Dec 7, 2007ROADiBROM, Beijing2 Critical Challenges for Value Chains of Mobile Digital Convergence ROADiBROM, Beijing Dec 7, 2007 John C. Chiang Peking University - School of Software & Microelectronics (Partially based on master degree thesis of Ms. Fiona Zhao/ )
Dec 7, 2007ROADiBROM, Beijing3 Value Chain for Mobile Digital Conversion The Traditional Mobile Value Chain Mainly in consumer/ender user applications Mobile carrier based business practice is the key
Dec 7, 2007ROADiBROM, Beijing4 Value Chain Trend 1 Operators SIsPlatform Providers Terminal Producers Enterprises Mobile operators with expanded roles to meet market demand Advantages Weaknesses Rich potential clients and channel: China Mobile has 1 million enterprise customers High bargain power Monopoly Learning curve for totally understand customer needs Coordination capability System integration and software development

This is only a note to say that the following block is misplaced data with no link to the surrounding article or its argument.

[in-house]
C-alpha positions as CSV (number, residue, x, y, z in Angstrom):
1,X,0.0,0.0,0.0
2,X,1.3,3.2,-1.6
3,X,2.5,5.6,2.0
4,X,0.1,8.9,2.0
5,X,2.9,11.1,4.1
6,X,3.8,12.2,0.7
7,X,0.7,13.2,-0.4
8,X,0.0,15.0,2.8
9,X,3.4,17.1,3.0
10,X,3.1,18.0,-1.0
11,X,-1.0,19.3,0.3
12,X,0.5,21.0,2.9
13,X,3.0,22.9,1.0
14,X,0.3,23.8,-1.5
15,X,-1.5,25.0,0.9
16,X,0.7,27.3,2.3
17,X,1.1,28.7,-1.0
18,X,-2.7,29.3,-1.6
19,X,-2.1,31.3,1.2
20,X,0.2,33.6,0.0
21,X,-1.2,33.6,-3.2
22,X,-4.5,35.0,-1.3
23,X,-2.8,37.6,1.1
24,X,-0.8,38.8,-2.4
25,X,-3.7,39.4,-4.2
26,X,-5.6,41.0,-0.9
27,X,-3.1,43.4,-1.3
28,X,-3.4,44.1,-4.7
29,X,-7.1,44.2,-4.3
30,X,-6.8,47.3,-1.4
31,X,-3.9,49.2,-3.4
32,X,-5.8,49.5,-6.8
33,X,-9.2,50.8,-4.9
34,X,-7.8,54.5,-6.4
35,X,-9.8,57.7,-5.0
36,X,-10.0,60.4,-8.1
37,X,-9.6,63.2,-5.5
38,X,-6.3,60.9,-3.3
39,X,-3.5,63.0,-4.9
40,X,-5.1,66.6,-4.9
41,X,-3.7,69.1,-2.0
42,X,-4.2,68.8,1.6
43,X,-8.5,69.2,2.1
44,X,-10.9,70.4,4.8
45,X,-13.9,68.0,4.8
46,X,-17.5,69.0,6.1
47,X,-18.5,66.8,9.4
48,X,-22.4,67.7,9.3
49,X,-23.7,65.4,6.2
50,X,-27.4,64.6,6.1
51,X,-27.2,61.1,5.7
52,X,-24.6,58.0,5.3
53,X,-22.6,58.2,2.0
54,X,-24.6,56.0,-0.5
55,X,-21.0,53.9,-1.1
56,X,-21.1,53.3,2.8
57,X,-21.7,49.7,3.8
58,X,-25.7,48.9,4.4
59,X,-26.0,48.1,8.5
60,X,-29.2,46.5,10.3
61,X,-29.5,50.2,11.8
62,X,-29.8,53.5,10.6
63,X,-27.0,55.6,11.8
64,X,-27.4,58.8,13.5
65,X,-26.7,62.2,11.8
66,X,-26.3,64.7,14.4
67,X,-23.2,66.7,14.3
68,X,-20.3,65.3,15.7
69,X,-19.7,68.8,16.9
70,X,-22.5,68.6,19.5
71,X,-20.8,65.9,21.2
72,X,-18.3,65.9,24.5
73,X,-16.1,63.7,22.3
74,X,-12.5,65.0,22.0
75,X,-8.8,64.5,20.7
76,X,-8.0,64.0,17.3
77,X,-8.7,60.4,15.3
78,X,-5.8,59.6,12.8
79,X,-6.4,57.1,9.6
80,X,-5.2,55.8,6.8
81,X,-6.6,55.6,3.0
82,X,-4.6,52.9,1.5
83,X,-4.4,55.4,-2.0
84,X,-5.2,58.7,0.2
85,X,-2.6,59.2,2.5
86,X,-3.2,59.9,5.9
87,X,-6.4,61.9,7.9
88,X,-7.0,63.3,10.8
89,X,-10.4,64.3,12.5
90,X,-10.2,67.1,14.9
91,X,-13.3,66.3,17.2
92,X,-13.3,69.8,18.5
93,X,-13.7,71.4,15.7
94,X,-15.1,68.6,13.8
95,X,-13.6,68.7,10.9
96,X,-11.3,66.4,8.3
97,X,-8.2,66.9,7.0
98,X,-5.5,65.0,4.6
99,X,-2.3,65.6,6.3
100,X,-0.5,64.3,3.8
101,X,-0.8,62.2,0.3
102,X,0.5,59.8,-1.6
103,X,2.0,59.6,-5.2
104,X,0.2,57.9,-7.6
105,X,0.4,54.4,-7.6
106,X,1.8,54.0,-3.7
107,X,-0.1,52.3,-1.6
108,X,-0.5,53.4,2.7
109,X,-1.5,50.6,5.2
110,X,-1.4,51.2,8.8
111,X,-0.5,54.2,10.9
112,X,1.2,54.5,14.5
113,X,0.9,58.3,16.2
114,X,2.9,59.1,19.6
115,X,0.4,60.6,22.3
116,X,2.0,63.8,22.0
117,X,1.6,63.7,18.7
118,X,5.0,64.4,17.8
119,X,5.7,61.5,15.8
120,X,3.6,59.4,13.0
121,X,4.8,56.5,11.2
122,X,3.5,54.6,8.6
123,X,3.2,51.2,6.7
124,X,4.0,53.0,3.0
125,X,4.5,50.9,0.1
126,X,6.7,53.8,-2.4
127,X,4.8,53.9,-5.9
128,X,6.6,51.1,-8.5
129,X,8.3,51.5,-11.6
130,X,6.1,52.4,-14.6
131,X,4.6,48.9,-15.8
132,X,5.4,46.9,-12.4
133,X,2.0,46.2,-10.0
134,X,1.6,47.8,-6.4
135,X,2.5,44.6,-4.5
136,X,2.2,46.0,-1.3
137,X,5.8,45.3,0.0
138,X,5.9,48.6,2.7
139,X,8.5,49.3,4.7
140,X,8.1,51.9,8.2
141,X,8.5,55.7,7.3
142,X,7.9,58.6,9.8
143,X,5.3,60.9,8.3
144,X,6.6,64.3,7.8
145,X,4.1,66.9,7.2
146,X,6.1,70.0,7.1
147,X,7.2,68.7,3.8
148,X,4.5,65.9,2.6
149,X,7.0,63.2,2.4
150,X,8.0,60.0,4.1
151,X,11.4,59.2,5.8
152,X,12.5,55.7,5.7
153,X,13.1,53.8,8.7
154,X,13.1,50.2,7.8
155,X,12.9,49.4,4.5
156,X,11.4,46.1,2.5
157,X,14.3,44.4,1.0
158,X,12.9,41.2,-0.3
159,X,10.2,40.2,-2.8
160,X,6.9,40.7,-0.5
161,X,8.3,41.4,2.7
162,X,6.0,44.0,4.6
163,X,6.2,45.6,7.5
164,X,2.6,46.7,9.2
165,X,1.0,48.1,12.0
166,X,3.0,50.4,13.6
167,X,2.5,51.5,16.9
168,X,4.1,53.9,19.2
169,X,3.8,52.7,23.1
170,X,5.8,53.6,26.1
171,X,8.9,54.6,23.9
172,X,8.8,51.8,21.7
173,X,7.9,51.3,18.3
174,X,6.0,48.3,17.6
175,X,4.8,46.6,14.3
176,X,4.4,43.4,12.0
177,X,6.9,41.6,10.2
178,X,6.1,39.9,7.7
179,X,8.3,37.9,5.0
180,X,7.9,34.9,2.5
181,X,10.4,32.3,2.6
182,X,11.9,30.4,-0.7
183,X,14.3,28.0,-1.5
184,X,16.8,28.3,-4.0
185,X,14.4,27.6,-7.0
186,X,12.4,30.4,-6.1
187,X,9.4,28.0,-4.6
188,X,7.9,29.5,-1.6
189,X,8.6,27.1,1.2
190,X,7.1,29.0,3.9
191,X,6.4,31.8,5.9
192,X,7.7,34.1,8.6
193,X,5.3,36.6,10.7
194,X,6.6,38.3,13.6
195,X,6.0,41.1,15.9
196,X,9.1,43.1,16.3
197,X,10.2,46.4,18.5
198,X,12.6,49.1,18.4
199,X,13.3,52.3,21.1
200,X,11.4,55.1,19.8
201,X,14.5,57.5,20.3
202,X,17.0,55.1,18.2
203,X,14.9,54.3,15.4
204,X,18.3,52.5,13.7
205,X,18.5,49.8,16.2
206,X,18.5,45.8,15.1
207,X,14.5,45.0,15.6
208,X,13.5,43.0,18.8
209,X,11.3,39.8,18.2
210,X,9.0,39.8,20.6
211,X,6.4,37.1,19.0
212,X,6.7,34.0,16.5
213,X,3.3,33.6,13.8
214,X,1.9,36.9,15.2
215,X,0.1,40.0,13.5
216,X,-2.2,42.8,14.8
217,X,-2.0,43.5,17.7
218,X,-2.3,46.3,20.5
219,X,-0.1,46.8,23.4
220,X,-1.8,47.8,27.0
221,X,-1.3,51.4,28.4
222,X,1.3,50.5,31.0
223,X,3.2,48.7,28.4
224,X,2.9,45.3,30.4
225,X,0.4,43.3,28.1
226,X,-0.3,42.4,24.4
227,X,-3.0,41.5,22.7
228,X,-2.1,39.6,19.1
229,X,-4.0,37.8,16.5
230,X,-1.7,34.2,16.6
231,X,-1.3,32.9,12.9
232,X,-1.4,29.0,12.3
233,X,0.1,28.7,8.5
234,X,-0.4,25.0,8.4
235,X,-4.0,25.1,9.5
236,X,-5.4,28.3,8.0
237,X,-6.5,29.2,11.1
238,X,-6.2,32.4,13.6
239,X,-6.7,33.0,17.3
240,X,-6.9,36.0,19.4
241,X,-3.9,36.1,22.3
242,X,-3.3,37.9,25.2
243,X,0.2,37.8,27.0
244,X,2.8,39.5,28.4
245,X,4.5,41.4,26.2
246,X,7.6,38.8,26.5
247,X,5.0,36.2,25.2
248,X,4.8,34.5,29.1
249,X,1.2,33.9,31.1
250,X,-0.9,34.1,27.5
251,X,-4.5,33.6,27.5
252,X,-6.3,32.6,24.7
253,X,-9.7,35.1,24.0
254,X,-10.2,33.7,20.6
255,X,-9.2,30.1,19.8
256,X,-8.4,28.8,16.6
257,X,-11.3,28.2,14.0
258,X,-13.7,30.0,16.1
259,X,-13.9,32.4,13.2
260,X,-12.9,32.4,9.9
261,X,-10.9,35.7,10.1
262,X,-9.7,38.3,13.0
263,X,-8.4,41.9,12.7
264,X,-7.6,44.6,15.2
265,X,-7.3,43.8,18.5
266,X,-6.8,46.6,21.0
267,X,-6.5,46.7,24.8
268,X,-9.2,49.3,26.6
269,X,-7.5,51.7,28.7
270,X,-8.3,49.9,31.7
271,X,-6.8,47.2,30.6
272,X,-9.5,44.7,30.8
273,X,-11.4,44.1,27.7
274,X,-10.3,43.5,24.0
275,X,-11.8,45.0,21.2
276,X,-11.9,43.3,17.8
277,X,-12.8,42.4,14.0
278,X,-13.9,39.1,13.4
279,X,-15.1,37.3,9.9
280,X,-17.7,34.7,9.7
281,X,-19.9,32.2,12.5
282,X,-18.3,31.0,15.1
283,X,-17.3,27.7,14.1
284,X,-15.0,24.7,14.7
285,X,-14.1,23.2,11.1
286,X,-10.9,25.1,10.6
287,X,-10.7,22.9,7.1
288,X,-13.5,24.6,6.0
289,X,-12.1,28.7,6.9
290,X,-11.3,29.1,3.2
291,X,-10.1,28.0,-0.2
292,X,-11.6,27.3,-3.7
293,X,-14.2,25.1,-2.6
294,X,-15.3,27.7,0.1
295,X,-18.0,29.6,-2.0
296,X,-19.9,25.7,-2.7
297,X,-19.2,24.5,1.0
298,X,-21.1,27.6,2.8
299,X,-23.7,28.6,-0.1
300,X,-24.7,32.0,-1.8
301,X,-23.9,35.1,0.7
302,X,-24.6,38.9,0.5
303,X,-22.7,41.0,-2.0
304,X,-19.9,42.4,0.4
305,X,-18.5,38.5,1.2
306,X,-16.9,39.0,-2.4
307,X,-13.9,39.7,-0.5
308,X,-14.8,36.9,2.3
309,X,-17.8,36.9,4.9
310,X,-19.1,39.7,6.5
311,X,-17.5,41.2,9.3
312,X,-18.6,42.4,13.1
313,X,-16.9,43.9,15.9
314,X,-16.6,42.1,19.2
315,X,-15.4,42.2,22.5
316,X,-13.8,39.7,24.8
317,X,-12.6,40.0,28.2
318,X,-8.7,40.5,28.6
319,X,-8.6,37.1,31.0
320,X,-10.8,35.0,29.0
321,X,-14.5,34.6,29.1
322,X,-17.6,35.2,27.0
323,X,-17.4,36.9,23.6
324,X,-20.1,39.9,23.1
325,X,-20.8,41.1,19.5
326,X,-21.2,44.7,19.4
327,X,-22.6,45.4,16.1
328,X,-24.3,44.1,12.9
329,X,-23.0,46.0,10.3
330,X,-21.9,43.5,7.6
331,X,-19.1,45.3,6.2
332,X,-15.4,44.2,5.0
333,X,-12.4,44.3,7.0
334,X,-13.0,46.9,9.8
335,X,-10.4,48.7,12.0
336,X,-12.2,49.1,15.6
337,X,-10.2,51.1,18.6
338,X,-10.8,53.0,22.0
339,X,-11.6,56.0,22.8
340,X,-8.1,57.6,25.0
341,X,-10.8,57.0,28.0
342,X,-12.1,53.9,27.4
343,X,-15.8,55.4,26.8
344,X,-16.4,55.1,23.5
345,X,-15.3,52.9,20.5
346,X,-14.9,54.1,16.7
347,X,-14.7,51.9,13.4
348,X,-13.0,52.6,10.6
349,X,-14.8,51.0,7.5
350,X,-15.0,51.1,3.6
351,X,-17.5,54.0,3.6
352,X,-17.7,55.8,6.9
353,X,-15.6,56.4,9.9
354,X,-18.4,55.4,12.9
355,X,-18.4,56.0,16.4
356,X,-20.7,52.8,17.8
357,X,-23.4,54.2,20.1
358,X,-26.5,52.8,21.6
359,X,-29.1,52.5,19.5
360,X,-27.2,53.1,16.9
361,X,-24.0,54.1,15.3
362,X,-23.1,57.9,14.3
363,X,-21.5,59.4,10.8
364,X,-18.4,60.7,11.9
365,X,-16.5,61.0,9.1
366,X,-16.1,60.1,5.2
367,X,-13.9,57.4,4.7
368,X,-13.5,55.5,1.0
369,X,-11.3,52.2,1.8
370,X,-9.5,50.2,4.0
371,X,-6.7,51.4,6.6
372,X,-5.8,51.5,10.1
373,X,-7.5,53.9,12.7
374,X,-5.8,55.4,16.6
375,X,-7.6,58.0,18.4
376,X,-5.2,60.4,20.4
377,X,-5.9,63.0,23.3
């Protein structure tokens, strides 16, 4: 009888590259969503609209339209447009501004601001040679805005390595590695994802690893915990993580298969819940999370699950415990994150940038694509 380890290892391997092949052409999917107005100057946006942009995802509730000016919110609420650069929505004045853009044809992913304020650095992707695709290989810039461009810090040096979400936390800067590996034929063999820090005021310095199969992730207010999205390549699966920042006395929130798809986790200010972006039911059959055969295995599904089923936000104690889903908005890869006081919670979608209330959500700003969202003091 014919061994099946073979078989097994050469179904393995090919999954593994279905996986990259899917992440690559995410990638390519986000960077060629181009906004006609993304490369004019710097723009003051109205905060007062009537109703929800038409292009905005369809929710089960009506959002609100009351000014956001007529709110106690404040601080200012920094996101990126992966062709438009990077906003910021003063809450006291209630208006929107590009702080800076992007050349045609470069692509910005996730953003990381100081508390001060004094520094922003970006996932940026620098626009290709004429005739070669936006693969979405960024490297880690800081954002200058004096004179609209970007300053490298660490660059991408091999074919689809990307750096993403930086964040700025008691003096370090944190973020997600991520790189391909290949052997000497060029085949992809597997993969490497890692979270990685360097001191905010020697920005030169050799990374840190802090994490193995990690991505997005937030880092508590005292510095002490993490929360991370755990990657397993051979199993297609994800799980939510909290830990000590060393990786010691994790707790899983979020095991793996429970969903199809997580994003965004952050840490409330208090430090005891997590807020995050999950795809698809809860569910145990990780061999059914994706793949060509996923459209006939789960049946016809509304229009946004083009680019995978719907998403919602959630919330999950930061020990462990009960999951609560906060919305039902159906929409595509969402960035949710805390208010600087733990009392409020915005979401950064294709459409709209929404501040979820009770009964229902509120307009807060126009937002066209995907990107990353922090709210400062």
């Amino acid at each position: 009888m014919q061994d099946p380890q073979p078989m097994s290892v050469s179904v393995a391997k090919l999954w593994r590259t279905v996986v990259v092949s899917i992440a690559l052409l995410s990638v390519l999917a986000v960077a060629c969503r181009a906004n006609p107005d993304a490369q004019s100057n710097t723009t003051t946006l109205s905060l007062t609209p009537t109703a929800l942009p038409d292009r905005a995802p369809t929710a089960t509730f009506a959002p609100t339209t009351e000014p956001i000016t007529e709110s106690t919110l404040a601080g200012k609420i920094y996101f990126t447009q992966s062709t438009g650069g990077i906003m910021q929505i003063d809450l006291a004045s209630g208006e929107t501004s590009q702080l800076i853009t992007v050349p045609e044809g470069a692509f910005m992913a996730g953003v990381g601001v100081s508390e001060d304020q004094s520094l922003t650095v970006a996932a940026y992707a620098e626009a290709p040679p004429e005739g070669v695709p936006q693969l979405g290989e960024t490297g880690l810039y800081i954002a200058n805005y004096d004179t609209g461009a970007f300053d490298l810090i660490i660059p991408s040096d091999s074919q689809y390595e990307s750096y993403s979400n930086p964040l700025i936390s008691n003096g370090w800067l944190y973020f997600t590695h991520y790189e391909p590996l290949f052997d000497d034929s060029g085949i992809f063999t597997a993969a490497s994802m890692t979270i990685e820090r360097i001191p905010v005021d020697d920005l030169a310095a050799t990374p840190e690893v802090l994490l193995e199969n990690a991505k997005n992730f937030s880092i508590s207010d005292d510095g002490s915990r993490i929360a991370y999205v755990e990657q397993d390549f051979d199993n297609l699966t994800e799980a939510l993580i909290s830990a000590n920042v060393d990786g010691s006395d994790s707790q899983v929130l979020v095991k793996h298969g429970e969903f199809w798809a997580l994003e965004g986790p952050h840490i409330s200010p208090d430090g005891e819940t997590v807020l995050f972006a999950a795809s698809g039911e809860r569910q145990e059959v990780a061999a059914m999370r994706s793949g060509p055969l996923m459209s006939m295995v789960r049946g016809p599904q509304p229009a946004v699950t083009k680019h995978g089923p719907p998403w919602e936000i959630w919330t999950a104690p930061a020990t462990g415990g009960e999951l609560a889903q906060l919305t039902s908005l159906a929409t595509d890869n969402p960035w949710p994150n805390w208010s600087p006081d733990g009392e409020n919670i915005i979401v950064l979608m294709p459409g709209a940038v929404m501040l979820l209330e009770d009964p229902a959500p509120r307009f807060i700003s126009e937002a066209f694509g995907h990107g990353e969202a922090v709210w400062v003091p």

Dec 7, 2007ROADiBROM, Beijing5 Note China Mobile Applications on Enterprise Mobility ADC Application Data Center MAS Mobile Agent Server EnterpriseSMEMajor clients FoundationsFor those who has not OA, ERP, MIS, mailing system For those who equipped with OA, ERP, MIS, mailing system Solutions Mobile mailbox Wireless network Mobile sales/logistics; Mobile OA Mobile mailbox Mobile finance Mobile Customer Service Mobile OA; Mobile ERP Application Platform provider Microsoft Partners, examples Jobems mobile sales/logistics Aspire-tech full network key applications, Blackberry Umpay bank application solutions Leadtonemobile mailbox Source:
Dec 7, 2007ROADiBROM, Beijing6 Value Chain Trend 2 Operat ors SPSI Integrat ors The 3rd Party SW developer s Enterpr ises Increased complexity in value chain Emerging new integrated service providers New integrated service provider: set a platform integrate & several parts to a whole solution package. Make the SP, SI, terminal providers all enclosed in this package. From single linear chain to circle value chain Possible earning sources: software royalty fee; revenue sharing fee